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Photo by Michael Shain
New York City Schools Chancellor Richard Carranza speaks to students during a town hall event at Francis Lewis High School.
By Naeisha Rose

As part of his city wide listening tour, New York City Schools Chancellor Richard Carranza attended a student town hall at Francis Lewis High School Monday where he introduced himself to students and asked what their main concerns were as part of one of the city’s largest and most successful schools.

Carranza joined about 50 students at the Fresh Meadows schools gymnasium, located at 58-20 Utopia Parkway for a Q&A session.

He was chosen to replace former Chancellor Carmen Farina, but only after Miami-Dade schools superintendent Alberto Carvalho bailed on the job.

One student asked about school safety and what can be done to avoid violence in schools.

Carranza said the traditional methods being used, such as school officers, are effective, but he said the best security system is an environment where students are encouraged to speak up when they hear or see something suspicious. He said when students feel empowered to own their security and that of their peers, nothing is better.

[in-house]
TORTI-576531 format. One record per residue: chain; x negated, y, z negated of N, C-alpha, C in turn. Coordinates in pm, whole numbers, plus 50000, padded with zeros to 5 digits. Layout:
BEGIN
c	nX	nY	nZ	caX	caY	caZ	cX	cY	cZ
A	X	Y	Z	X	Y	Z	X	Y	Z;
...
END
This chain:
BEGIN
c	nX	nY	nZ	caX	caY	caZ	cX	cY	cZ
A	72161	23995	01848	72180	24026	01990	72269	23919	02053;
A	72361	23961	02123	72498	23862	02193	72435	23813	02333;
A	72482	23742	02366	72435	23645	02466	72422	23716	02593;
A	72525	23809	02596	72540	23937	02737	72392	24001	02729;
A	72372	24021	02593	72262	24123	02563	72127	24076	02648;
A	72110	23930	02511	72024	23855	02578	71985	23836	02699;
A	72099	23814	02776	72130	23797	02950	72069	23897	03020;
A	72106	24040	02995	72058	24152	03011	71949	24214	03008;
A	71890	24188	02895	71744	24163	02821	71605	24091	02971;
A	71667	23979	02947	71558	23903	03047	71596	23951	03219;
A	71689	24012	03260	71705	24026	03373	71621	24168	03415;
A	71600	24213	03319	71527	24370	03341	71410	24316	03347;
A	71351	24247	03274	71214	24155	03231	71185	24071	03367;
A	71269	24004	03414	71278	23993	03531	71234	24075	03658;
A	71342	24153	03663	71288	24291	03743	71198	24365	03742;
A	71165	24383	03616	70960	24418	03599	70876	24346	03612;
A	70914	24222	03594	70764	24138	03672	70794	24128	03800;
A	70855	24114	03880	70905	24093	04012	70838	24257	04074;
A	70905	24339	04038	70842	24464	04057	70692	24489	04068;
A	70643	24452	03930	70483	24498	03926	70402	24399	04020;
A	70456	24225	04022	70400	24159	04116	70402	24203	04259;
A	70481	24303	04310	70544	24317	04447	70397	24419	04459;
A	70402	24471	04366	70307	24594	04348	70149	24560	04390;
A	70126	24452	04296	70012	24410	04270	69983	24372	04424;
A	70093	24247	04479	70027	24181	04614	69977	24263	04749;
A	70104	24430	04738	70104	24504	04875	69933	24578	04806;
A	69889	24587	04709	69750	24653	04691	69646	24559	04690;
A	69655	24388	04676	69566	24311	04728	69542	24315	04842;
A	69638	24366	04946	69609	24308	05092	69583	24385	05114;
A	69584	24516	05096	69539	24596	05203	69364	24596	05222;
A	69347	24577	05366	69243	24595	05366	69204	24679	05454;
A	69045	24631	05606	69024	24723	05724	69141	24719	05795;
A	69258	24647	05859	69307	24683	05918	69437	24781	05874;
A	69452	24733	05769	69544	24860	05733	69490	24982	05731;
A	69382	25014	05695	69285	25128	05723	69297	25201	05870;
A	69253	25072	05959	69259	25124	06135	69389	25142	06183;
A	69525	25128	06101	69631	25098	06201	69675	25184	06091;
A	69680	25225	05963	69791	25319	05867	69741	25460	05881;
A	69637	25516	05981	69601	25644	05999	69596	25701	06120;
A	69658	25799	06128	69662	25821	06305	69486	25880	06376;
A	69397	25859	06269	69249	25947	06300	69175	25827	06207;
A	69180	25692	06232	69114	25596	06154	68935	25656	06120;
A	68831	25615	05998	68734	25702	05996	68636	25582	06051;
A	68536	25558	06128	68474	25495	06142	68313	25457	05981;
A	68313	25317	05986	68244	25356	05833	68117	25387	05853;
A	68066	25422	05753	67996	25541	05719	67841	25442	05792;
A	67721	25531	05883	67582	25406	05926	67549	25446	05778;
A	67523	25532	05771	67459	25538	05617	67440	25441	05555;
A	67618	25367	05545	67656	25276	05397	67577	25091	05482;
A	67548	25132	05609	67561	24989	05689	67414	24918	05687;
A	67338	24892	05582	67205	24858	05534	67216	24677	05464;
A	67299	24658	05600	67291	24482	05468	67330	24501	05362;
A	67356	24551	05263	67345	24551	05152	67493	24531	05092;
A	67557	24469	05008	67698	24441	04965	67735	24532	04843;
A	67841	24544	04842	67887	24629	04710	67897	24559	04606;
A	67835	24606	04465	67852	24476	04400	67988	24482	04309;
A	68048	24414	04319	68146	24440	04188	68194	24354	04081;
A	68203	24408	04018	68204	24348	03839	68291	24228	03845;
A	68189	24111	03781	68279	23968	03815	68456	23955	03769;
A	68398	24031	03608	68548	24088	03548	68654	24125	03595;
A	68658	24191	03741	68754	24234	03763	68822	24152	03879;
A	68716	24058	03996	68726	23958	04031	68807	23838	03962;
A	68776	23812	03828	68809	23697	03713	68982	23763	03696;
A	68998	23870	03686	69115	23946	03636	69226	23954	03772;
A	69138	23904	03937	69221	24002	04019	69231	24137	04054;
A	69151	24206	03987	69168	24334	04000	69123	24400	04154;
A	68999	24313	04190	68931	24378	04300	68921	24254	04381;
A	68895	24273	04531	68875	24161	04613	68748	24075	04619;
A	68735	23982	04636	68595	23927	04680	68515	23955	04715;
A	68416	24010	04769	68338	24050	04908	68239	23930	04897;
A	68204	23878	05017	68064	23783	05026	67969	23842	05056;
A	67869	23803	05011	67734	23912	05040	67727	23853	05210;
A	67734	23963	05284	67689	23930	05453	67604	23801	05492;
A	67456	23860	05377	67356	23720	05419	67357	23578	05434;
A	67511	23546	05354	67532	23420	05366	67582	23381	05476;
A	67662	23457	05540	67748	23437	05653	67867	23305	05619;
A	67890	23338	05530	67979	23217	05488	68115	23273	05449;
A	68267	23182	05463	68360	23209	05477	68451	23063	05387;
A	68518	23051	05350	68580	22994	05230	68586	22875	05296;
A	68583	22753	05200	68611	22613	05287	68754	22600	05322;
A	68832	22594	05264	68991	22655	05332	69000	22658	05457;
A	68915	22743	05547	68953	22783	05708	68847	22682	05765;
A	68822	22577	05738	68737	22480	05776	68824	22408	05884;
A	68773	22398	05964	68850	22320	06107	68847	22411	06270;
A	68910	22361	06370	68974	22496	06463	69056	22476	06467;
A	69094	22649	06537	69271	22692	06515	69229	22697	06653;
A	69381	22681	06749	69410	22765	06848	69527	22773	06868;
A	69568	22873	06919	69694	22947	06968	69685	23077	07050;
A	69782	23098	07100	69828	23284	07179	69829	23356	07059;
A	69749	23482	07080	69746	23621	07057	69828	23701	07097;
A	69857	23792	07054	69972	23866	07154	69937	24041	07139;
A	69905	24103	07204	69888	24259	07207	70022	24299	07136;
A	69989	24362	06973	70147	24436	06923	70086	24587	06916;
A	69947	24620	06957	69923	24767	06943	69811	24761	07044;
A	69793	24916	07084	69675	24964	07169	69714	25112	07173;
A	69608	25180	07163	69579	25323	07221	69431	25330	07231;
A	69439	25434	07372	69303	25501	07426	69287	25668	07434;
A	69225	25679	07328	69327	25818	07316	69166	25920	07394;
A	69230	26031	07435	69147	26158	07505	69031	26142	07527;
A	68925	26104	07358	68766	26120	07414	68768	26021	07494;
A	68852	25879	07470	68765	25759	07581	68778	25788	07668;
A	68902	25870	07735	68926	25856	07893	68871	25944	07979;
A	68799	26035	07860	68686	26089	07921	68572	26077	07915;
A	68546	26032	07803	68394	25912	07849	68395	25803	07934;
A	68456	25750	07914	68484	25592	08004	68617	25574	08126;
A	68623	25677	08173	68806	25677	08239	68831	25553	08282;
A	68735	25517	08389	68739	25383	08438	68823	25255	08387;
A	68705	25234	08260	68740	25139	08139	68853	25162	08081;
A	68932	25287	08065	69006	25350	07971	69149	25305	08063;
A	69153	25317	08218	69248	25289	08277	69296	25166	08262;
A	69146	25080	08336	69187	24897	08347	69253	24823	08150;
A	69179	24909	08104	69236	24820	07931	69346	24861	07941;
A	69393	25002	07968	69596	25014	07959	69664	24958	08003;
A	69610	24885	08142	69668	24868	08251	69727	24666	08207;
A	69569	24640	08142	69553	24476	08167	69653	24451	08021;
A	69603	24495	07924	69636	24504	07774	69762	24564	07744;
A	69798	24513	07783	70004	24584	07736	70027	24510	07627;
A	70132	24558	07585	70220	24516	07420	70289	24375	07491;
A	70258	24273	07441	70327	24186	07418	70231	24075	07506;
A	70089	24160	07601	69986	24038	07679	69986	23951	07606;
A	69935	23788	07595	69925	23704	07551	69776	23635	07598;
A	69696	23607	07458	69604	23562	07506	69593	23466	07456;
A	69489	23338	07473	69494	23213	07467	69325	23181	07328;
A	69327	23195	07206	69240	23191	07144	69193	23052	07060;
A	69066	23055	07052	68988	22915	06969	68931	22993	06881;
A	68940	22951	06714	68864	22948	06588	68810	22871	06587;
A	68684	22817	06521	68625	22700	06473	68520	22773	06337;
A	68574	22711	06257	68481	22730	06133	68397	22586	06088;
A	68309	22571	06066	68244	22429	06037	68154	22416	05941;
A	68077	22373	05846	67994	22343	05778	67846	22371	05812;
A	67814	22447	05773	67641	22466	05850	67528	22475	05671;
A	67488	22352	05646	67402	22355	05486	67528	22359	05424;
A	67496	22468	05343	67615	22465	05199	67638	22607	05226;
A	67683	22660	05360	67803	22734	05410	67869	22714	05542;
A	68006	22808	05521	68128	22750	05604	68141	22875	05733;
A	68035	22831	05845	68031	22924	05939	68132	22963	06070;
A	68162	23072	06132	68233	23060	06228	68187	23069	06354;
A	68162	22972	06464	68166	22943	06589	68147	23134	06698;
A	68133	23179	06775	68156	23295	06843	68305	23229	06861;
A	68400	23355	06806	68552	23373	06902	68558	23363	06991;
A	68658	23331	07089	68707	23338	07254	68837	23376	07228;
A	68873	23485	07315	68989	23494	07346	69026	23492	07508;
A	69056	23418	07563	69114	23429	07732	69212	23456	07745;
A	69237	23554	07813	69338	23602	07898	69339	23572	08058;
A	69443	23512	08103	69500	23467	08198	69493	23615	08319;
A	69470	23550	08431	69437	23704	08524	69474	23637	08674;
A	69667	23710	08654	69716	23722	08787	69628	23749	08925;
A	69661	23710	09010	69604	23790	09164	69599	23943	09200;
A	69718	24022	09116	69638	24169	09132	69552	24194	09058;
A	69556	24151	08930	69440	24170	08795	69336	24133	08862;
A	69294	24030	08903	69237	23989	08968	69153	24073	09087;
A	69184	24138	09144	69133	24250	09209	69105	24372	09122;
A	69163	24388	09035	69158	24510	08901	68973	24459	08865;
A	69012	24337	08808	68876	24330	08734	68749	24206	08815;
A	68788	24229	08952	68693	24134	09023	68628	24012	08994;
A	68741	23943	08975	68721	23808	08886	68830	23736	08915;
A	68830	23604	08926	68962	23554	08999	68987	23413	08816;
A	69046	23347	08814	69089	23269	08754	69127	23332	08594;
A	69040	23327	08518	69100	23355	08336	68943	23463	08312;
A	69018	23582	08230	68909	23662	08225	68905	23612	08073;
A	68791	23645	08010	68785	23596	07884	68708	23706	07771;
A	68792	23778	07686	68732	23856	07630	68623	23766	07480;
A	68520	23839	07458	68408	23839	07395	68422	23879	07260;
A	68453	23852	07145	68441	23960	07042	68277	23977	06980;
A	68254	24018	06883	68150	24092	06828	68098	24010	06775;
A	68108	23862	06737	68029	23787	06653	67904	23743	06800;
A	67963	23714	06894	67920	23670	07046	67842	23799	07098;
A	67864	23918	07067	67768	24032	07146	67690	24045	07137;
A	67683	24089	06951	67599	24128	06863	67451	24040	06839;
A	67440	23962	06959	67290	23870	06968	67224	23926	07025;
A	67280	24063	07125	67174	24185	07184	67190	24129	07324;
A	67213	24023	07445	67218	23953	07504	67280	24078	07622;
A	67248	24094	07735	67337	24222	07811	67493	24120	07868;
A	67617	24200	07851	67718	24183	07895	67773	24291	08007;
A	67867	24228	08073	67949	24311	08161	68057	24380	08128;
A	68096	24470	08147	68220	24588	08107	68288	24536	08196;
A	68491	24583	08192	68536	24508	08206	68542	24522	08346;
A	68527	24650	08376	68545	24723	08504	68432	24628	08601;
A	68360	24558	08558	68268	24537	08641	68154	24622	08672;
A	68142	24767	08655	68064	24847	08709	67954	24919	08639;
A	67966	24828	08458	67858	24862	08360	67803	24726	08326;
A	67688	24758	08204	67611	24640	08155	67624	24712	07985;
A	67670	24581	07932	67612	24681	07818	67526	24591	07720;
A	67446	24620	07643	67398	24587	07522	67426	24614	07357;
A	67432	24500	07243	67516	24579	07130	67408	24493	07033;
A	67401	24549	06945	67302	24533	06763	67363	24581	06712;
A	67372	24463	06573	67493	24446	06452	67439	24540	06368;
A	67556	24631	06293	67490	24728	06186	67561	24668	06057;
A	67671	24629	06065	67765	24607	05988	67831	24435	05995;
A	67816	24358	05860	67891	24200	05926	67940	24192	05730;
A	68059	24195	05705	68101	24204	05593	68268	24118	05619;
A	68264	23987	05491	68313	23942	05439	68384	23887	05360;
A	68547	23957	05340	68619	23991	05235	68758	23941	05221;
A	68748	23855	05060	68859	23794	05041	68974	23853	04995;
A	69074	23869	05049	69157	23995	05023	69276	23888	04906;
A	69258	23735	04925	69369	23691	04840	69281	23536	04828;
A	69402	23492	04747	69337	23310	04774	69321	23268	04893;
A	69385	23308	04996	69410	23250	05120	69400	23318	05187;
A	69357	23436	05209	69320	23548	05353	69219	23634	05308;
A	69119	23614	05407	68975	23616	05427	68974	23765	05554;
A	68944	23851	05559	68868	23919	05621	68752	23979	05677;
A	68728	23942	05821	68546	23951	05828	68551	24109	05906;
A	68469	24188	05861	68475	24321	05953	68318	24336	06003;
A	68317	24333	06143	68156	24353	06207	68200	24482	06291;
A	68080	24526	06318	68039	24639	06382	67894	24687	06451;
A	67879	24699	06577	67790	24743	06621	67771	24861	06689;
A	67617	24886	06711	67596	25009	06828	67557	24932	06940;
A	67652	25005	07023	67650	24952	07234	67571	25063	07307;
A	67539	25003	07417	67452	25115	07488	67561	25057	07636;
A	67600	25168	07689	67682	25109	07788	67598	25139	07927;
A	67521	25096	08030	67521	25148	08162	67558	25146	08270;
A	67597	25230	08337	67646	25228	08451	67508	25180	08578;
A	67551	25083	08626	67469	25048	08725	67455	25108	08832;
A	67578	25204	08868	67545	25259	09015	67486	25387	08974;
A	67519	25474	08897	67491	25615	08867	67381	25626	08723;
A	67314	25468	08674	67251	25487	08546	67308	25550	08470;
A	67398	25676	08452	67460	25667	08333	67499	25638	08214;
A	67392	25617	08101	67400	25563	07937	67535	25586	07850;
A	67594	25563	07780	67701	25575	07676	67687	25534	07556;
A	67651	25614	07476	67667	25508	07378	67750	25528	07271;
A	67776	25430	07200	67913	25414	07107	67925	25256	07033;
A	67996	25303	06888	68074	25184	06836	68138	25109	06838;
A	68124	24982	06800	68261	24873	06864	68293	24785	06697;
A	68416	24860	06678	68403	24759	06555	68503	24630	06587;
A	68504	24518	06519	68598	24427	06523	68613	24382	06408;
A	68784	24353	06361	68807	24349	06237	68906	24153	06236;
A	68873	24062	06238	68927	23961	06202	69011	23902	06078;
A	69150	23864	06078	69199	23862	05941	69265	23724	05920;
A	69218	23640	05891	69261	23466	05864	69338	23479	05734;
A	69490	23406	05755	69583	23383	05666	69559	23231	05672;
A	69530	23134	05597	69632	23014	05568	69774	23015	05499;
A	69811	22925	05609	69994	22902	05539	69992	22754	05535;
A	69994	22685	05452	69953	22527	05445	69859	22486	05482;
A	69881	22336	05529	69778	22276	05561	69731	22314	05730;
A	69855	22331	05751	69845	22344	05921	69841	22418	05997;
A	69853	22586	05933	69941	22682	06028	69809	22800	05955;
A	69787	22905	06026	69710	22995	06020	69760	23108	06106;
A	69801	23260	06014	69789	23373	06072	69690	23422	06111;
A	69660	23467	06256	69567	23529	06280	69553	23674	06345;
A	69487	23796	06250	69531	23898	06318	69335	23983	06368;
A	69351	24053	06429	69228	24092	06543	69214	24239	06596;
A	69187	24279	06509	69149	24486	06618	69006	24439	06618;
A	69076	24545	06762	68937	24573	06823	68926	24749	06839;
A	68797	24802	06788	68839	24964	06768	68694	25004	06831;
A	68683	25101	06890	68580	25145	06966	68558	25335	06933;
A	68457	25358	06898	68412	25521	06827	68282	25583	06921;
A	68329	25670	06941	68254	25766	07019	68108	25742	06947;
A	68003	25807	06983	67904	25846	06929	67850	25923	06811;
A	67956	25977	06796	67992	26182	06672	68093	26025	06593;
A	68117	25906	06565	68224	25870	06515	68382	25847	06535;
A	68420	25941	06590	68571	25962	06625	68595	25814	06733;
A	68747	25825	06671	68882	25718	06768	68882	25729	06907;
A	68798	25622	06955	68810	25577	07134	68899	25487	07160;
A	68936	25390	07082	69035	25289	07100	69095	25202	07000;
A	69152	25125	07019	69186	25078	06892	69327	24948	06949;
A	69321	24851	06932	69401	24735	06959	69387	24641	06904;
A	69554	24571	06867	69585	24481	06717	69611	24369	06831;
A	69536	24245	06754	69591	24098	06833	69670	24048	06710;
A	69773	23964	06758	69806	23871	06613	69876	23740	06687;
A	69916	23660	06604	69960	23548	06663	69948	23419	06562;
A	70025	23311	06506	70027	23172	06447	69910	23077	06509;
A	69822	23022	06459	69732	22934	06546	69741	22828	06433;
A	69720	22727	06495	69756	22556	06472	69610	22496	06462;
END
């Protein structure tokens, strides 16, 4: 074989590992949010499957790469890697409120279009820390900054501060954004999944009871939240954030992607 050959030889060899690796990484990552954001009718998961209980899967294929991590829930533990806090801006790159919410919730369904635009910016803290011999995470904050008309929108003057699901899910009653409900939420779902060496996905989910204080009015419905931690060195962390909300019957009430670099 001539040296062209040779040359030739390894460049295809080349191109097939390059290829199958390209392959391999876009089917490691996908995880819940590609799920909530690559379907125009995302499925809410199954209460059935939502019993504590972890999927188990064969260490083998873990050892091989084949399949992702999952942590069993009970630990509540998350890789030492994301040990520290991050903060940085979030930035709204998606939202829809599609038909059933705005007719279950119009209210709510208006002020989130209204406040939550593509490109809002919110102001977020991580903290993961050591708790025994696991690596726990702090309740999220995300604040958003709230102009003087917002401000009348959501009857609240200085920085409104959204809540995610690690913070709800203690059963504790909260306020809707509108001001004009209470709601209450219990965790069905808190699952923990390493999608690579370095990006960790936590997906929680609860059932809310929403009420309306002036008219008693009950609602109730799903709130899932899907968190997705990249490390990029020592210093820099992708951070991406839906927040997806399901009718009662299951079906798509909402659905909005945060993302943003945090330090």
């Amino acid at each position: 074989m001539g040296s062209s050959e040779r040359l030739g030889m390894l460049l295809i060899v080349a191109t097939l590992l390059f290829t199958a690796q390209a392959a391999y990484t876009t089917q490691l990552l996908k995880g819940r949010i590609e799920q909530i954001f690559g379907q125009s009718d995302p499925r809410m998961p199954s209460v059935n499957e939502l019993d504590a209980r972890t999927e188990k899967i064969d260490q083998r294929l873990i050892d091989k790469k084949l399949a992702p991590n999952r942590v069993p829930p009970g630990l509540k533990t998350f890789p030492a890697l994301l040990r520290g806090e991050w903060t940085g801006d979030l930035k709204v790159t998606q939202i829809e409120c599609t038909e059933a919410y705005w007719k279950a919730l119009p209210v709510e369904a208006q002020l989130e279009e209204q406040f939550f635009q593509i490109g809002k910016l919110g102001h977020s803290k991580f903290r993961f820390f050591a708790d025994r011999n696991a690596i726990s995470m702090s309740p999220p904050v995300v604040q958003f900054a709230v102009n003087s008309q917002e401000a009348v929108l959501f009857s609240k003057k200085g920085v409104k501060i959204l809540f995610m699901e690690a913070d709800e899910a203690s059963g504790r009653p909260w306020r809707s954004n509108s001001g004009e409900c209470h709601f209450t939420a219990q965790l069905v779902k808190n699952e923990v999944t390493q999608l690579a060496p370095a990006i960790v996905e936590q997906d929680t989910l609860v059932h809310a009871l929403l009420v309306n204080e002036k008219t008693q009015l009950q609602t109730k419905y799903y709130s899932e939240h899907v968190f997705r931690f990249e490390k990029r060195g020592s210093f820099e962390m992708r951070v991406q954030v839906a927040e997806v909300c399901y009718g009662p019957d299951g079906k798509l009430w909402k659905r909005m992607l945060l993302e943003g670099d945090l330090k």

“I spent a lot of my career in school buildings and I will tell you this,” Carranza said. “There’s nothing that happens in school that students don’t know about. The most effective school security system is all of you. Why? Because if you have an environment in your school where if you see something, suspect something, read something on Facebook or Instagram that you think is crazy and feel safe enough telling an adult and you know you’ll be kept anonymous and you know the adult is going to actually follow up, that is by far the most effective security system, better than cameras, metal detector, random searches or sniffing dogs.”

When one student asked about getting more funding for arts programs, Carranza said he agreed the arts should be a priority.

“We have to value arts as not something we do in addition to English and math,” he said, “but as a core component of school curriculum. Would we ever imagine having school and not studying English? There are some schools that have less money than others. The good news is in all five boroughs, there are arts organizations that are doing great work partnering with schools and helping with funding. I want every student in New York City public schools to have an experience with the arts. Arts can be anything from instruments, singing, dancing, panting, drawing — you name it. As long as you’re able to use creativity, that’s arts.”

Carranza also talked about testing. He said that while Regents exams are an important measure to evaluate students, teachers should not be base the curriculum solely on the exam and their job should be to educate, not just get students to pass test.

Carranza also said he was working with NYPD Commissioner James O’Neill to look for ways to improve relationships between students and school safety officers.

Reach Gina Martinez by e-mail at gmartinez@cnglocal.com or by phone at (718) 260–4566.

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